Directions

  1. Cut or tear rhubarb leaves into small pieces. Mary uses rhubarb from her garden, but if you need to buy some, you may find rhubarb with its leaves intact at a farmer's market. Most supermarkets sell it with the leaves removed.
  2. Place the leaves in the water and bring it to a rolling boil.
  3. Steep the leaves for at least an hour. Mary says she likes to steep them overnight.
  4. Shred the boiled leaves lurther in a blender, if desired. Strain the solution through the cheesecloth or sieve and pour it into a spray bottle. Add the leaf residue to your compost pile.

Blender (optional) Cheesecloth or line-mesh sieve Pump spray bottle

5. Spray affected plants thoroughly.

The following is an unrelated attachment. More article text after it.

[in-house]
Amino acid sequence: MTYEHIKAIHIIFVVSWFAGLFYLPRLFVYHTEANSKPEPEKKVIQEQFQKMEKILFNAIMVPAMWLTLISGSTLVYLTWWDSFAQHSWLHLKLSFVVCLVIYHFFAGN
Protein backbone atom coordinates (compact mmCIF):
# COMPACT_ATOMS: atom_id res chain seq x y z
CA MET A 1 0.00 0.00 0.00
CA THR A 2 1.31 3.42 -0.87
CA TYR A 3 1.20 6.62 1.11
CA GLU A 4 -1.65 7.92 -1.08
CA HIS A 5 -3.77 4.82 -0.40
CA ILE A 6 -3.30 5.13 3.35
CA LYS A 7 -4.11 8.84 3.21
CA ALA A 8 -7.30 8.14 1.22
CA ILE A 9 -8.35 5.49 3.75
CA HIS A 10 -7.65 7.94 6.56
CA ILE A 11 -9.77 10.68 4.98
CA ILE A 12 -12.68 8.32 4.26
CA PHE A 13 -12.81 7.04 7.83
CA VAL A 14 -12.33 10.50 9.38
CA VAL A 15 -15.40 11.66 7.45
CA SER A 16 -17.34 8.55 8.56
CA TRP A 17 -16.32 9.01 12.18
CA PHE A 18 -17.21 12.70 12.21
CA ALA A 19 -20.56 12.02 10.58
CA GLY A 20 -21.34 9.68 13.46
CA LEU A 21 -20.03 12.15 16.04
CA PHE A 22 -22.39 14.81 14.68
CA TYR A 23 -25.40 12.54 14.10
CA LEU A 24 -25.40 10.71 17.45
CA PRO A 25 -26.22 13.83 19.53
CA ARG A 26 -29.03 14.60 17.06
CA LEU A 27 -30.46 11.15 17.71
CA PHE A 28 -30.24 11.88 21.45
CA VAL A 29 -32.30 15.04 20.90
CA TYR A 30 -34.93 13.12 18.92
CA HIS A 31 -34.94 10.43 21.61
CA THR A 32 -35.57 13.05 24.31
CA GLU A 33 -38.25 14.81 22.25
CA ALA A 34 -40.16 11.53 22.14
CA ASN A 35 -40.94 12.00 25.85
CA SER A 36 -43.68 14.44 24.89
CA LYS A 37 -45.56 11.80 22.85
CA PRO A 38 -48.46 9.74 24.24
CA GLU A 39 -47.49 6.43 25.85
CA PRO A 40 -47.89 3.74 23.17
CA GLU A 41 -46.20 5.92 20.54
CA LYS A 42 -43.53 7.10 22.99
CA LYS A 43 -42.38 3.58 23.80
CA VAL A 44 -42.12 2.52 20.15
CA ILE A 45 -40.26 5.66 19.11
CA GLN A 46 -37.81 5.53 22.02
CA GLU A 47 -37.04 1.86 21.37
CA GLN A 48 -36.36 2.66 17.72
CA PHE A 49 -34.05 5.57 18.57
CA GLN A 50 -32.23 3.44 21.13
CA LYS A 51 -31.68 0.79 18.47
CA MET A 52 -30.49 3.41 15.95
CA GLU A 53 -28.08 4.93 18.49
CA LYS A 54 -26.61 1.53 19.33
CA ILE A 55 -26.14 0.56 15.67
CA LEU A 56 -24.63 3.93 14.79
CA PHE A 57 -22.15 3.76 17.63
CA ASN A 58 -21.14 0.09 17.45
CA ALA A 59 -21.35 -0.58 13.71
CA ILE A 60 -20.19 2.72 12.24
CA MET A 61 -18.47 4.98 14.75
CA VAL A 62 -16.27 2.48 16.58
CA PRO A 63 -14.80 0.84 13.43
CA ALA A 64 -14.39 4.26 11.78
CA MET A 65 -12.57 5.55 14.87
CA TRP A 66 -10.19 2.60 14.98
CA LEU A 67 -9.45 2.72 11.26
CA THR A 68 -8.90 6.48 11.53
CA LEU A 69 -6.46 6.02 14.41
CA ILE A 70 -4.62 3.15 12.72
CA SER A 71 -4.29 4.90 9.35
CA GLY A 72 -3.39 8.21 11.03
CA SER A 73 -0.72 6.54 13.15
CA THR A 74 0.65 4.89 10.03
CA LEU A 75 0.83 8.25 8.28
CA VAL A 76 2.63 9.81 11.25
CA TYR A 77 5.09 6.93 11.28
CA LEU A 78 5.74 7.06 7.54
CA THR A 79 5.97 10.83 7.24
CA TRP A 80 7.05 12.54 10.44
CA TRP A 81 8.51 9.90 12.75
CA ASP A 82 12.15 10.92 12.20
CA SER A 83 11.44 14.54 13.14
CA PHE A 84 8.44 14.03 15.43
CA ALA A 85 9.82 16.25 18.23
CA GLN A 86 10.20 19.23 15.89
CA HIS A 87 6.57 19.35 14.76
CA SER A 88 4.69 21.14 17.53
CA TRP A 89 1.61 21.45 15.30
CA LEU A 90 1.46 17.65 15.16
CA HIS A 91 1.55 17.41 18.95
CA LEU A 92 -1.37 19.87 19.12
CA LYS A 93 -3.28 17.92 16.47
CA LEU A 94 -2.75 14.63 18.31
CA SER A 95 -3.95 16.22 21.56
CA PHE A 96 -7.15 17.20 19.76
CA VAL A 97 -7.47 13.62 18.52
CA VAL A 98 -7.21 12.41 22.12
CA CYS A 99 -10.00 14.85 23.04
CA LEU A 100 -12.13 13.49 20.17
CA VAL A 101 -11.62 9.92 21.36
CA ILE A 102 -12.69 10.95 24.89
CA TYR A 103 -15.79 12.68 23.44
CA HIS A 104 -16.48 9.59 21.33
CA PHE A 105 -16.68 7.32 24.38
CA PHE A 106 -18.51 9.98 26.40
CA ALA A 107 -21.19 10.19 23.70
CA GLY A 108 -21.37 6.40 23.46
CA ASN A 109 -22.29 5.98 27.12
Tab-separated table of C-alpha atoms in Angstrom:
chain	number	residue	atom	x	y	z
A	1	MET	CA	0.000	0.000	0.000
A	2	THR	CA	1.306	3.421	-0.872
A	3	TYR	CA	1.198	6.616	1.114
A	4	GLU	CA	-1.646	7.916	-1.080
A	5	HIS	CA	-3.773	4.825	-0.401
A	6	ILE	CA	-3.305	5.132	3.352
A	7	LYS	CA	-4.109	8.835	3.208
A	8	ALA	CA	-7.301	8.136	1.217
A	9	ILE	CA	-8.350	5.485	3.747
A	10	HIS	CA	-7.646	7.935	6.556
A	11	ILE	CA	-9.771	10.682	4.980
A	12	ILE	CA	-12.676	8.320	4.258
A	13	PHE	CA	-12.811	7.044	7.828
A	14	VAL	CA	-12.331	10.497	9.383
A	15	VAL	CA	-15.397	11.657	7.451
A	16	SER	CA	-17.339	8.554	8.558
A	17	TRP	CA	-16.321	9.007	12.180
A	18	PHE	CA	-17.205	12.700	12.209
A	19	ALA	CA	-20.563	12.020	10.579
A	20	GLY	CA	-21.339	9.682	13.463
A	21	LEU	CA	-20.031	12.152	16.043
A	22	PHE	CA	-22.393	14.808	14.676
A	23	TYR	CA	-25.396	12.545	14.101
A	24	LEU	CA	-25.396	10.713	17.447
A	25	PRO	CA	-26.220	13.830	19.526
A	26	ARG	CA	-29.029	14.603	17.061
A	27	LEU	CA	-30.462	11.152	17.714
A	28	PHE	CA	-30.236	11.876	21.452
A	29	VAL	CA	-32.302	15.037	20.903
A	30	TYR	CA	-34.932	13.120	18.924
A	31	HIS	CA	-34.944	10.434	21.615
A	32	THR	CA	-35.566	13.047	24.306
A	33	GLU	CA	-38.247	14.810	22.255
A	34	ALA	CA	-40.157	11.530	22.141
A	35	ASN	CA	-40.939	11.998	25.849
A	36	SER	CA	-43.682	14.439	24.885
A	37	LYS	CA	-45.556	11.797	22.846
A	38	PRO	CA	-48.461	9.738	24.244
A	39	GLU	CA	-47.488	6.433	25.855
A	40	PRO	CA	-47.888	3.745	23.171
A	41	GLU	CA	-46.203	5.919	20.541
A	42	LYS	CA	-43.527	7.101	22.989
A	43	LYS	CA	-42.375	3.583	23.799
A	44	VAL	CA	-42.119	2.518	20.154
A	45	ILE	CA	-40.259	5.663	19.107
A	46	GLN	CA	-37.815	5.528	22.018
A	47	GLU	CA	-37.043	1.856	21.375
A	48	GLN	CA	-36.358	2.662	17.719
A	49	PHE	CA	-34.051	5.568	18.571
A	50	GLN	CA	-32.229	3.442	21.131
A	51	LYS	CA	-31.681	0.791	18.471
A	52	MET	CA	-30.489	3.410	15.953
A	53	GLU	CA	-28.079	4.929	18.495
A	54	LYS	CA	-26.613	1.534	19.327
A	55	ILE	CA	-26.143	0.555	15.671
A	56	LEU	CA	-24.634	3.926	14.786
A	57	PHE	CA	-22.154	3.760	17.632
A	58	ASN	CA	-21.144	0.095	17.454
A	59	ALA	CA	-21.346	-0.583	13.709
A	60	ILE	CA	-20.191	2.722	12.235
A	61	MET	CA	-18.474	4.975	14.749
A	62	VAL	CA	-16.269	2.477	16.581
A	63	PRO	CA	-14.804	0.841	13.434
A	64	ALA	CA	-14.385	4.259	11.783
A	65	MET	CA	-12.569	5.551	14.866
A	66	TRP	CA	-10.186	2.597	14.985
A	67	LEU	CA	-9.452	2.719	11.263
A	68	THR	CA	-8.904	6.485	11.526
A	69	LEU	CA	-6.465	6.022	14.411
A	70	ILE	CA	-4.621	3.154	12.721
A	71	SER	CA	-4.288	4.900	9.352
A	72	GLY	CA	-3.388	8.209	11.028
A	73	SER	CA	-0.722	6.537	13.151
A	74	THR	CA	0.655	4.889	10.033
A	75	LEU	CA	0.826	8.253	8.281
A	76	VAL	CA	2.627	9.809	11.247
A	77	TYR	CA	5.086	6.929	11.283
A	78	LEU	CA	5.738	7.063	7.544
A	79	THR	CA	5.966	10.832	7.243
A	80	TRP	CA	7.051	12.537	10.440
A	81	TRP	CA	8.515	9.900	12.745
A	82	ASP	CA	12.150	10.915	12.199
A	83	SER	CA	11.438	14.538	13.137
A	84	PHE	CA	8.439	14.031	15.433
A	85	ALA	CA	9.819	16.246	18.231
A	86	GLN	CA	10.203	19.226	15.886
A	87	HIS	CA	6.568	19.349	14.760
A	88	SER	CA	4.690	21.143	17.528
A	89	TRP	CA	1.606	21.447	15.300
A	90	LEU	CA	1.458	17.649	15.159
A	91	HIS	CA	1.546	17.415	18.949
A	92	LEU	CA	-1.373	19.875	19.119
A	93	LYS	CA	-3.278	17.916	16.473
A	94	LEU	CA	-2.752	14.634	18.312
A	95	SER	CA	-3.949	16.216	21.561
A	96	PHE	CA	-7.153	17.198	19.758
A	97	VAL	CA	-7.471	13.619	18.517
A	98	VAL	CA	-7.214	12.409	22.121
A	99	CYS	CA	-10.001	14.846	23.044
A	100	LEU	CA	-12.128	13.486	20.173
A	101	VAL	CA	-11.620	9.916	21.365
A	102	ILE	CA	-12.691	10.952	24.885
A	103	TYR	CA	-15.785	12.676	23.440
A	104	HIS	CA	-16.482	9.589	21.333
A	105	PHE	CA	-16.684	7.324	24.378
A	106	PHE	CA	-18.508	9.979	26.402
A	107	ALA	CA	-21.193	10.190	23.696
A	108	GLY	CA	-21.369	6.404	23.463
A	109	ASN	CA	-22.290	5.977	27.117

Yield: About 3 quarts of rhubarb-leaf spray

Note: Mary suggests making a new batch of rhubarb spray each time you want to spray. "I have been known to strain it and put it in the freezer," she says, "but I prefer a fresh mixture." She adds that you can also keep leftover spray—carefully labeled-—in the refrigerator; for a freshness check, be sure that it doesn't have an off odor. Or, if you have a spot where you'd like to lower the pH in your garden, just pour the excess rhubarb spray into your compost or soil for a slightly acidic boost.

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